La La Land and the loving lap of capitalism

Show me the money: 

How post-Depression movie musicals choose the dollar bill over happy endings

Show me the money: La La Land and the loving lap of capitalism
La La Land (Credit: Summit Entertainment)

From its opening number — a cross between a restrained “Gotta Dance” from “Singin’ in the Rain” and a demure “Hot Lunch” from “Fame”— “La La Land” promises a Hollywood musical about fools who dare to dream and dreamers who dare to be fooled, both about love and career, though never the twain shall meet. From the moment the nameless hopefuls hopefully leap from their cars on a stalled Los Angeles freeway and begin singing about how they left their small towns for Tinseltown and Emma Stone gives Ryan Gosling the finger, director/screenwriter Damien Chazelle promises both screwball comedy and a nostalgic paean to the gilded age of musicals past. For the most part, he delivers.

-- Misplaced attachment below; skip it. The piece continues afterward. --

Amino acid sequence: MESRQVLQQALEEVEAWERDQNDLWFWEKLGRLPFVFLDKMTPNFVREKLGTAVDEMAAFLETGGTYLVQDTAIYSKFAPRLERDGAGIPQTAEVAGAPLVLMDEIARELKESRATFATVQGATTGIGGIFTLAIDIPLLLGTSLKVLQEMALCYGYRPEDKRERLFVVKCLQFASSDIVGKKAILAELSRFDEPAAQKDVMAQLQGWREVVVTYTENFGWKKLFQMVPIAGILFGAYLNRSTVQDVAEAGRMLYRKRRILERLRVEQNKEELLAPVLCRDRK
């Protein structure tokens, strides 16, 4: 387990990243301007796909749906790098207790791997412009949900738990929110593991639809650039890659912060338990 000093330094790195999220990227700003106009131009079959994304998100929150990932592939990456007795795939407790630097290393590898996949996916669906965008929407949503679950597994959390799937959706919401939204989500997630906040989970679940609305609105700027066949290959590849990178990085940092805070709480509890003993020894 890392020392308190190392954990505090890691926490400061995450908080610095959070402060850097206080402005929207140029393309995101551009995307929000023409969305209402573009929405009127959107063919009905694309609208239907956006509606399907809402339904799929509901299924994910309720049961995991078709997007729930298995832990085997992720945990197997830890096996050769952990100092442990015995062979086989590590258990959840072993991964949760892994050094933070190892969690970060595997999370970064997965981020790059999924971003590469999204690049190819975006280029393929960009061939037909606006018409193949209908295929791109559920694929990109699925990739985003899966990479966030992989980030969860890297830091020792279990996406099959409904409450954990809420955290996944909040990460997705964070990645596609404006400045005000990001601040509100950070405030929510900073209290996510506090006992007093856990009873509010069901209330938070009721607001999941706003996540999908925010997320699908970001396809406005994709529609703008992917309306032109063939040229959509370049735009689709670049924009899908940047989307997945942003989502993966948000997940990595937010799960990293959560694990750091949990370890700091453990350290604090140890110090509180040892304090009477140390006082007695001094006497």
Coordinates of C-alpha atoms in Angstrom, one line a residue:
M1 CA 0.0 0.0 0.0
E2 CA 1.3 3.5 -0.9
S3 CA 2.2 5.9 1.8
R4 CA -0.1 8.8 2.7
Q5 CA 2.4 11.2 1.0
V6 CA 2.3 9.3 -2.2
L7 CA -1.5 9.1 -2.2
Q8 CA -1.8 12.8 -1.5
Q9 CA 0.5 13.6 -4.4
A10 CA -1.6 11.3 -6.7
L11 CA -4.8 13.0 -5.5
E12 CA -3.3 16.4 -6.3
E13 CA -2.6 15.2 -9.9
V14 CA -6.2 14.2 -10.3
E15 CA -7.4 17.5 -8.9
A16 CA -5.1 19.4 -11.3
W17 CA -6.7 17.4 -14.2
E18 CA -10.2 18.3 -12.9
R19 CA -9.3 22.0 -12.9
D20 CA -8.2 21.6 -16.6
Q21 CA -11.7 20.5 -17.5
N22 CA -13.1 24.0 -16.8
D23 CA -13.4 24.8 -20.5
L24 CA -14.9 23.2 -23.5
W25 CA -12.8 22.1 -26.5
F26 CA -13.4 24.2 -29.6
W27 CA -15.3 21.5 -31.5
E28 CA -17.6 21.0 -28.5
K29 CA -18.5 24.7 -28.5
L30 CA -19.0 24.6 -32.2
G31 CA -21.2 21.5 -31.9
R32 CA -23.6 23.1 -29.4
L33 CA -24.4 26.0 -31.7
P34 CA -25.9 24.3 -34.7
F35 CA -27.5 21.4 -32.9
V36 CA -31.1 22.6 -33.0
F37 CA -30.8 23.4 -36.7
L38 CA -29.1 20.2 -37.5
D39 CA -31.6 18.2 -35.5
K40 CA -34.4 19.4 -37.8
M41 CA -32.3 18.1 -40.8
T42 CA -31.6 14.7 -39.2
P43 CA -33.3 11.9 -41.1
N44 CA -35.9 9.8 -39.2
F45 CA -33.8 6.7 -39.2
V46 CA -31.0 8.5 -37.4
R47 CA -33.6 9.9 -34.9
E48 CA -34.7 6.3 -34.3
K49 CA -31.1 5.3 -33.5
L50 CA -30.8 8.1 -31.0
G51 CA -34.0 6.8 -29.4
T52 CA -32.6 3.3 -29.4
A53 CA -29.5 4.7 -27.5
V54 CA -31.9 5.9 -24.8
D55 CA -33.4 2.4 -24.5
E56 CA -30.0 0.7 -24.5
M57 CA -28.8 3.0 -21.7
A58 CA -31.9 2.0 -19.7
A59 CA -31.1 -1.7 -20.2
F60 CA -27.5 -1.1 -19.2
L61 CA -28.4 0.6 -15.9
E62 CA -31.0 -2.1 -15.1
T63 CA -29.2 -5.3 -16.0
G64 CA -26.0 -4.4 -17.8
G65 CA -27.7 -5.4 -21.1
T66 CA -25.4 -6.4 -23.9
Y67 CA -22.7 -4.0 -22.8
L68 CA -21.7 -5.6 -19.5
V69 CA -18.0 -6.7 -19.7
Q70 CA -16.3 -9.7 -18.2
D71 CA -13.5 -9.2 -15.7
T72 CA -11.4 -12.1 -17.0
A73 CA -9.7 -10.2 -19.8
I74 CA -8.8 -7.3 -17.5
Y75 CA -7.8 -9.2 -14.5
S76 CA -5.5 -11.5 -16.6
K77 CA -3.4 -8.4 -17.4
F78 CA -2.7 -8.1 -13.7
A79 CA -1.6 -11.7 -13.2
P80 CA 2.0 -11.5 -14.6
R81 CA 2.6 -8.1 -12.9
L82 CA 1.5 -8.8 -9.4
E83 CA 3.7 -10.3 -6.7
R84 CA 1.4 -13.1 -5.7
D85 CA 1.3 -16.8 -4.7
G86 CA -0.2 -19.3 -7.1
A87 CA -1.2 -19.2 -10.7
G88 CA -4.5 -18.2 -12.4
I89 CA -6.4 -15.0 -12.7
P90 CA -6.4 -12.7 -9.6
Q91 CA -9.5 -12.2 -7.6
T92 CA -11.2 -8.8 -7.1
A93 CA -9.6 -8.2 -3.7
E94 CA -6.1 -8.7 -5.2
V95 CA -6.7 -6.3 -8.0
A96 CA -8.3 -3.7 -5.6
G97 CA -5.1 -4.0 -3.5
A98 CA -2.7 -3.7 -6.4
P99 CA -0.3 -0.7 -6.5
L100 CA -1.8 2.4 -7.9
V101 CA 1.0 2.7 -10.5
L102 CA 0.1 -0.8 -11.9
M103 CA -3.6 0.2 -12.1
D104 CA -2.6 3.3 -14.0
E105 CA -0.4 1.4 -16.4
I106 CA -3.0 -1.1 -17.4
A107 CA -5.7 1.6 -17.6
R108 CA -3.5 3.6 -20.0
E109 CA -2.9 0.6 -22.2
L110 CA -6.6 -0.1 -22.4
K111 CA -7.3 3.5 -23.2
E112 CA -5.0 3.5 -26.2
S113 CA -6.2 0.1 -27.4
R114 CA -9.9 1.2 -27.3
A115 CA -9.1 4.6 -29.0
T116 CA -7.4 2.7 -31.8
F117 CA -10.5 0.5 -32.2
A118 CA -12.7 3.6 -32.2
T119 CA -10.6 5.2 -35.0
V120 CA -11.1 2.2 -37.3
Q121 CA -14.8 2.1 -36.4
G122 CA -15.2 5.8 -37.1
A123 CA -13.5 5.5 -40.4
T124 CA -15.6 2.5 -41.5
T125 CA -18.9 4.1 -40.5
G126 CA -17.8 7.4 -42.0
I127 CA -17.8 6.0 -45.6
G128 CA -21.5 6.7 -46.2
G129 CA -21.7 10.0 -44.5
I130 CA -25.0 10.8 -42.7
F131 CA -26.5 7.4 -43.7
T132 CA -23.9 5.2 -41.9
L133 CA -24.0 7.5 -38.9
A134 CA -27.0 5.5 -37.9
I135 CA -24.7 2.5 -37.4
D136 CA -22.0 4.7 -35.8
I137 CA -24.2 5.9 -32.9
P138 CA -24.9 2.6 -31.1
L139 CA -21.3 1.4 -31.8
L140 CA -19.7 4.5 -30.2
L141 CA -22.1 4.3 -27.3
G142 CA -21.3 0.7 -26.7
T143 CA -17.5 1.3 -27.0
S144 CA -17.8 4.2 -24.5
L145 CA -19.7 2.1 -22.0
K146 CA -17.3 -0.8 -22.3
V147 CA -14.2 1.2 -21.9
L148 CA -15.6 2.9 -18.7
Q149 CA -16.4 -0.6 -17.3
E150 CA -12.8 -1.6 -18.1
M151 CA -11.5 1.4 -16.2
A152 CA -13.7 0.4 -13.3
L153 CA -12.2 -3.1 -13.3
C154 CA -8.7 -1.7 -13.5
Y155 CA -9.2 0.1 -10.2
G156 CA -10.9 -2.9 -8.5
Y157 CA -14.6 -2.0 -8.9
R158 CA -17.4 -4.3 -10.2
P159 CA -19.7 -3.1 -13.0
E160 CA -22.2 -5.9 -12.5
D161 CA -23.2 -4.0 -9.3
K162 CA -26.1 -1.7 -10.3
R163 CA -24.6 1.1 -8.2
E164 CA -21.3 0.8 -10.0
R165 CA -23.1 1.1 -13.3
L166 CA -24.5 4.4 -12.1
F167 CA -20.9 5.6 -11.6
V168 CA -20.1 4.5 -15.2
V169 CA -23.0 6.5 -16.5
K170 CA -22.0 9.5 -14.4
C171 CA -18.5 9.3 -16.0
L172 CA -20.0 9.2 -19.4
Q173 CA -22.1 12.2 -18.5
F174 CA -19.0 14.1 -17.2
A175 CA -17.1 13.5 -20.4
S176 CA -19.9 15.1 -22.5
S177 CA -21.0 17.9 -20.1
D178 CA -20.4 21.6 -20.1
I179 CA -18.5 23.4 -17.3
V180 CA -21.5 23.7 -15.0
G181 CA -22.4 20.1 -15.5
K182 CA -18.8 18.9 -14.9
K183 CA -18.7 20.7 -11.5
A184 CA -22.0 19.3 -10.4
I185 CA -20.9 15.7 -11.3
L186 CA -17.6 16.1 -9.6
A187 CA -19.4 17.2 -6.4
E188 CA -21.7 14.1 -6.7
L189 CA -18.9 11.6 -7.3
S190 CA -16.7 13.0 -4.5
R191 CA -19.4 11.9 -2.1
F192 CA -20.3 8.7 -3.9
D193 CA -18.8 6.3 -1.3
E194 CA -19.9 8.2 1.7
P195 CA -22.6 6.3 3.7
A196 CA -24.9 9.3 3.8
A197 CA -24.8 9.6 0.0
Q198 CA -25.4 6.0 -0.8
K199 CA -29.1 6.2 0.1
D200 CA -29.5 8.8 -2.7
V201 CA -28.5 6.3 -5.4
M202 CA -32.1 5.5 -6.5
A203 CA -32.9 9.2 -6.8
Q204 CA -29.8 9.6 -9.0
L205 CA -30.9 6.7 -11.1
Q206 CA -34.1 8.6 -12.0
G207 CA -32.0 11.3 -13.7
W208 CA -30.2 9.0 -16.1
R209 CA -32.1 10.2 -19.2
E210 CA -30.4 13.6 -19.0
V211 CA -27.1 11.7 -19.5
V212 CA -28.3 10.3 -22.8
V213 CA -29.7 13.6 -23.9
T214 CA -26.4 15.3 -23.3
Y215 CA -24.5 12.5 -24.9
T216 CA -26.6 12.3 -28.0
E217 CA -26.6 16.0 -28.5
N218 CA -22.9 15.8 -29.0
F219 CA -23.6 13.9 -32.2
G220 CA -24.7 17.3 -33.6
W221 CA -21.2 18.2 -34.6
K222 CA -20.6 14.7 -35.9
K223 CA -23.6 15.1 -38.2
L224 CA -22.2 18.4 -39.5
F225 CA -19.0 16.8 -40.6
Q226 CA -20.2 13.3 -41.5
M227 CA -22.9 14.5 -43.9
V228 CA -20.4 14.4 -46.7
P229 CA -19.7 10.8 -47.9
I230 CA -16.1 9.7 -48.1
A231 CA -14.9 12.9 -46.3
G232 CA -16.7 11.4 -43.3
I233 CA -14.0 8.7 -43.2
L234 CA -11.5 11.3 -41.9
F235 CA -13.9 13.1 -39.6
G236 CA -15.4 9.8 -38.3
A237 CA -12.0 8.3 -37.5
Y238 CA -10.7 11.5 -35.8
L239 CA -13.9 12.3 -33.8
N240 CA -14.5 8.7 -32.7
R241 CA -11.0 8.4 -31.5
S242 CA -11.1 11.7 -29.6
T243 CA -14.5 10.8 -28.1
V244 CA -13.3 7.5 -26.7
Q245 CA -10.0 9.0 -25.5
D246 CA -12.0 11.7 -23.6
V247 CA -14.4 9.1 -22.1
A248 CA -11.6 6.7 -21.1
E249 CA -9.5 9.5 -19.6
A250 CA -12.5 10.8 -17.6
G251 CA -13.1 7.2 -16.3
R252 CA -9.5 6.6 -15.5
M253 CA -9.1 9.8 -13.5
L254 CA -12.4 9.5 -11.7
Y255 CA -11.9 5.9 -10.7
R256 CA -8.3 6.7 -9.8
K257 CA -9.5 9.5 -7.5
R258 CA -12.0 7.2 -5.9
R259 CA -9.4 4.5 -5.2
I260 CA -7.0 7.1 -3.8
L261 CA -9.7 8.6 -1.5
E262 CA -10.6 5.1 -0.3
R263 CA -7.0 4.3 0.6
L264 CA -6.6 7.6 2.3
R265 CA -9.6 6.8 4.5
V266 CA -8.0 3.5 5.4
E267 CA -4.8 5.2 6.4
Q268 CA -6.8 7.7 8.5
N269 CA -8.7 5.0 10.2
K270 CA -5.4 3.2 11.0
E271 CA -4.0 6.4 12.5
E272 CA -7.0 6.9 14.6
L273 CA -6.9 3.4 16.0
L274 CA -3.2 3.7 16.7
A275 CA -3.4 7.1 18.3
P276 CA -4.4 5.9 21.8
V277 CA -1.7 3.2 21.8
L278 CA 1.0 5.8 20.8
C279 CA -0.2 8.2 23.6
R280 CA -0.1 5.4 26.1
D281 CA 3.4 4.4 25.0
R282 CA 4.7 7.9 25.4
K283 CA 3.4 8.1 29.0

Listen, no one will ever be Fred and Ginger. As my wife would say, Fred Astaire is the Michael Jordan of dance. There is, however, a certain dreamy, floating quality to Mia and Seb — Stone and Gosling — that is more reminiscent of Astaire movies than, say, the deranged earnestness of Garland and Rooney. The hopeful hopefuls trying to make it in the big town and put on a show. And by make it, I mean, make hay and make hay. Let’s remember that Fred Astaire movies were big at the height of the Depression. In fact, all movie musicals of this era are about class and entitlement. (See “Gold Diggers of 1933.”) Thus the obsession with the rich people falling down in the mud and the idea of the madcap heiress in a gilded cage or the girl who struggles as a dance instructor becoming a big star (“Swing Time”). Interestingly, aside from the Golden Age — the forties and fifties — the leaning of the Hollywood musical is more rom-trag than rom-com. For one, the music people were listening to on the radio had changed. “Hair” happened. While Broadway is mostly built on nostalgia and happy endings, “Hair” was a takedown of the establishment that basically ruined musical theater for the next 20 years. Meanwhile, “Grease,” a puff-piece valentine about a nice girl who puts on hot pants so everyone will like her, stole America’s left ventricle and reminded us how fun it was to be a slut and a delinquent and then get into a car and fly away.